01 July 2012


Any port in a storm? With Julian Assange's bid for asylum in Ecuador I note the Human Rights Watch chapter on aspects of information law in that country -
Criminal defamation laws that restrict freedom of expression remain in force and [President] Correa has used them repeatedly against his critics. Some articles of a draft communications law in the legislature since 2009 could open the door to media censorship. ... 
Freedom of Expression 
Ecuador’s Criminal Code still has provisions criminalizing desacato (“lack of respect”), under which anyone who offends a government official may receive a prison sentence up to three months and up to two years for offending the president. In September 2011 the Constitutional Court agreed to consider a challenge to the constitutionality of these provisions submitted by Fundamedios, an Ecuadorian press freedom advocacy group. A new criminal code presented by the government to the National Assembly in October does not include the crime of desacato, but if approved would still mandate prison sentences of up to three years for those who defame public authorities. 
Under the existing code, journalists face prison sentences and crippling damages for this offense. According to Fundamedios, by October 2011 five journalists had been sentenced to prison terms for defamation since 2008, and 18 journalists, media directors, and owners of media outlets faced similar charges. 
President Correa frequently rebukes journalists and media that criticize him and has personally taken journalists to court for allegedly defaming him. In July 2011 a judge in Guayas province sentenced Emilio Palacio, who headed the opinion section of the Guayaquil newspaper El Universo, and three members of the newspaper’s board of directors, to three years in prison and ordered them to pay US$40 million in damages to the president for an article the judge considered defamatory. In an opinion piece Palacios had referred to Correa as a “dictator” and accused him of ordering his forces to fire on a hospital, which was “full of civilians and innocent people,” during the September 2010 police revolt. 
In September 2011 a three-person appeals court confirmed the prison sentence and the fine by majority vote. Correa said in a press conference that he would consider a pardon if the newspaper confessed that it had lied, apologized to the Ecuadorian people, and promised to be more “serious, professional and ethical” in the future.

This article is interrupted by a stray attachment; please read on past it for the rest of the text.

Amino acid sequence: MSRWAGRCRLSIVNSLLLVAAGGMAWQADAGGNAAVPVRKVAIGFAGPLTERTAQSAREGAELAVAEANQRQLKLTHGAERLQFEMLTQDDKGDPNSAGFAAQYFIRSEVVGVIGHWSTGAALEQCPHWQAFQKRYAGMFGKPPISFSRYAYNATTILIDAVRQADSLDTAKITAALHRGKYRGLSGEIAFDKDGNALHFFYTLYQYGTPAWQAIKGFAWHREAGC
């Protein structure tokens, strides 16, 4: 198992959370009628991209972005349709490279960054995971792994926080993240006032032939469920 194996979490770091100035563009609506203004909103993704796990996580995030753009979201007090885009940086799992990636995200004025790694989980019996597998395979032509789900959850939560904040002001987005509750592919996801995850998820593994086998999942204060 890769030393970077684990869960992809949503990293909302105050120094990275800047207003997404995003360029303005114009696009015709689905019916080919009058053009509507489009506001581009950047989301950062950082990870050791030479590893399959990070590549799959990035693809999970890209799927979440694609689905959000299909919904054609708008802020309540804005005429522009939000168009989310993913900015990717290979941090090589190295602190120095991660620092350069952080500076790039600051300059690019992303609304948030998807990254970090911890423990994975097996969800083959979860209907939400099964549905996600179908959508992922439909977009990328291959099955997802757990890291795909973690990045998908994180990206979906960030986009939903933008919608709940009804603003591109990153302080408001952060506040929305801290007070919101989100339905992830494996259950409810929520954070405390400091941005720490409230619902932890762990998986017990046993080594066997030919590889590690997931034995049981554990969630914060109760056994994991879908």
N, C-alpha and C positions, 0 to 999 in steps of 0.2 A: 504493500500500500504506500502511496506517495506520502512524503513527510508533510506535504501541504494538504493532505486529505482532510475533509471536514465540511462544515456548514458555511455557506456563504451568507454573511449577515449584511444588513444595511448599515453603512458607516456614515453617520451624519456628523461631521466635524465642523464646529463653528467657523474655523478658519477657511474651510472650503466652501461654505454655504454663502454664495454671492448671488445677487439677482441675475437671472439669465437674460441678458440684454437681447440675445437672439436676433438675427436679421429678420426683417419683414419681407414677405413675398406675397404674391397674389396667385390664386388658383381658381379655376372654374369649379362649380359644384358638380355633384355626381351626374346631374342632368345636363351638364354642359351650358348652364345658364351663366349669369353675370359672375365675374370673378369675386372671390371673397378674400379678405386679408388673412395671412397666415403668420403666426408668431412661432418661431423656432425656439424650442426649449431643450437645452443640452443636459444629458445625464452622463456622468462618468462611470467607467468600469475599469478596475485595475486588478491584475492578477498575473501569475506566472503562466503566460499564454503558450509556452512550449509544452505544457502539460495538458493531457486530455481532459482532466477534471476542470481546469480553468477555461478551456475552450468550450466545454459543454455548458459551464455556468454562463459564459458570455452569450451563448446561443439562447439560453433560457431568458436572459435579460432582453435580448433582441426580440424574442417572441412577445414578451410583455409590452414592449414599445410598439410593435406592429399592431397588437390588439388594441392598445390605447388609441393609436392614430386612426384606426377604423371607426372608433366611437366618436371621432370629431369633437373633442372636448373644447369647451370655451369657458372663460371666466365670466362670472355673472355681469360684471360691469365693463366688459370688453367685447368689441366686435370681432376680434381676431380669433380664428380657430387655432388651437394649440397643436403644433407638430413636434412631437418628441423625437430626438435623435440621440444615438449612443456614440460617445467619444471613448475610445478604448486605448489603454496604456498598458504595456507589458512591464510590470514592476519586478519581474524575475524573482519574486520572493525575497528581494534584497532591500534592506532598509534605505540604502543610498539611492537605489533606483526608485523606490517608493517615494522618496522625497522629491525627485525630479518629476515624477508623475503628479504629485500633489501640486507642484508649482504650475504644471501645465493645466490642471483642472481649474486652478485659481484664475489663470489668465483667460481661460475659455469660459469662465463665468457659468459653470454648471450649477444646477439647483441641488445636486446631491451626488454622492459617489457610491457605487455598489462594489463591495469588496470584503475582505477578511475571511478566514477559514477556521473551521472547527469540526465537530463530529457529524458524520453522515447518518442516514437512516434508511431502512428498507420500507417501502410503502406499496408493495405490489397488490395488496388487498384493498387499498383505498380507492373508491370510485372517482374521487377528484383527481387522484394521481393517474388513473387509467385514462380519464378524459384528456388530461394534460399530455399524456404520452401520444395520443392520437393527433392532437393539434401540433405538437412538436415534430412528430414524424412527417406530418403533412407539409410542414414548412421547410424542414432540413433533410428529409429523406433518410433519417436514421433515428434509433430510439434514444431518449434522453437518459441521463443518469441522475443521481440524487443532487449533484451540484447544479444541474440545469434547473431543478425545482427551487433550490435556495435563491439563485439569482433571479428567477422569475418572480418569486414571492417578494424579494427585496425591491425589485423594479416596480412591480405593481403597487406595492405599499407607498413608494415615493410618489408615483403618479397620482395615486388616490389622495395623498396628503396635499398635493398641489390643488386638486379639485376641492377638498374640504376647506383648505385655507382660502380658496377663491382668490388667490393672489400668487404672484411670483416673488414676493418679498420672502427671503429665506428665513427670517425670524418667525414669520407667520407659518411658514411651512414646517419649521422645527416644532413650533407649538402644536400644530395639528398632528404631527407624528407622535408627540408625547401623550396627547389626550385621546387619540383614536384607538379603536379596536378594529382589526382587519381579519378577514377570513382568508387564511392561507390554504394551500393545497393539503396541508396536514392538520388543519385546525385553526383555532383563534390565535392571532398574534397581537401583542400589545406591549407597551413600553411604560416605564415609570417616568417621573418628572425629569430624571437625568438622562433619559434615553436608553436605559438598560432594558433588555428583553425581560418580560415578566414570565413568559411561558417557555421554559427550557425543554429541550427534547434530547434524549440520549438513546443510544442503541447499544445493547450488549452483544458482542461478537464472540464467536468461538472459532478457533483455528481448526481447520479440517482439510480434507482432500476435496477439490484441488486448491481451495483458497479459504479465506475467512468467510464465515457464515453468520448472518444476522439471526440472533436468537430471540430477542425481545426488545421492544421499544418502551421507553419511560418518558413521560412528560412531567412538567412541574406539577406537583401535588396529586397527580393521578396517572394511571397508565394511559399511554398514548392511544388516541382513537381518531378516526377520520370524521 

In order to rebut media criticism the government has also used a provision of the broadcasting legislation that obliges private broadcasters to interrupt scheduled programs to transmit government messages known as cadenas. According to an independent media observation group, between January 2007 and May 2011, there were 1,025 cadenas totaling 151 hours of broadcasting time, many of which included attacks on government critics. 
Legislation to regulate broadcasting and print media has been under congressional debate since 2009. In the May 2011 referendum voters supported, by a small majority, a proposal to create an official council to regulate the content of television, radio, and print media. Proposals by six ruling party legislators under discussion in the National Assembly in July 2011 would grant broad powers to this council, allowing it to punish media that disseminate “information of public relevance that harms human rights, reputation, people’s good name, and the public security of the state,” terms so vague that they could easily lead to sanctions against critical outlets.
The Ecuadorean government, in a response to similar statements from Reporters Without Borders, sniffed that -
The Ecuadorean government does not silence or avoid criticism that is respectful and it promotes a legitimate debate of ideas. Its communication policy promotes inclusion, democratization and a free access to information. A poorly informed society is the worst of all evils. We therefore have a duty to provide Ecuadoreans with what they need to establish forums for the expression of well-grounded public opinion with the aim of creating citizens who play an active role in the country’s political life.
Assange is, of course, the person who's reportedly been indifferent to redaction before release of sensitive information, exemplified by his reported comment - in WikiLeaks: Inside Julian Assange's War on Secrecy about targeting of Afghans as a result of WikiLeaks: "Well, they're informants. So if they get killed, they've got it coming to them. They deserve it."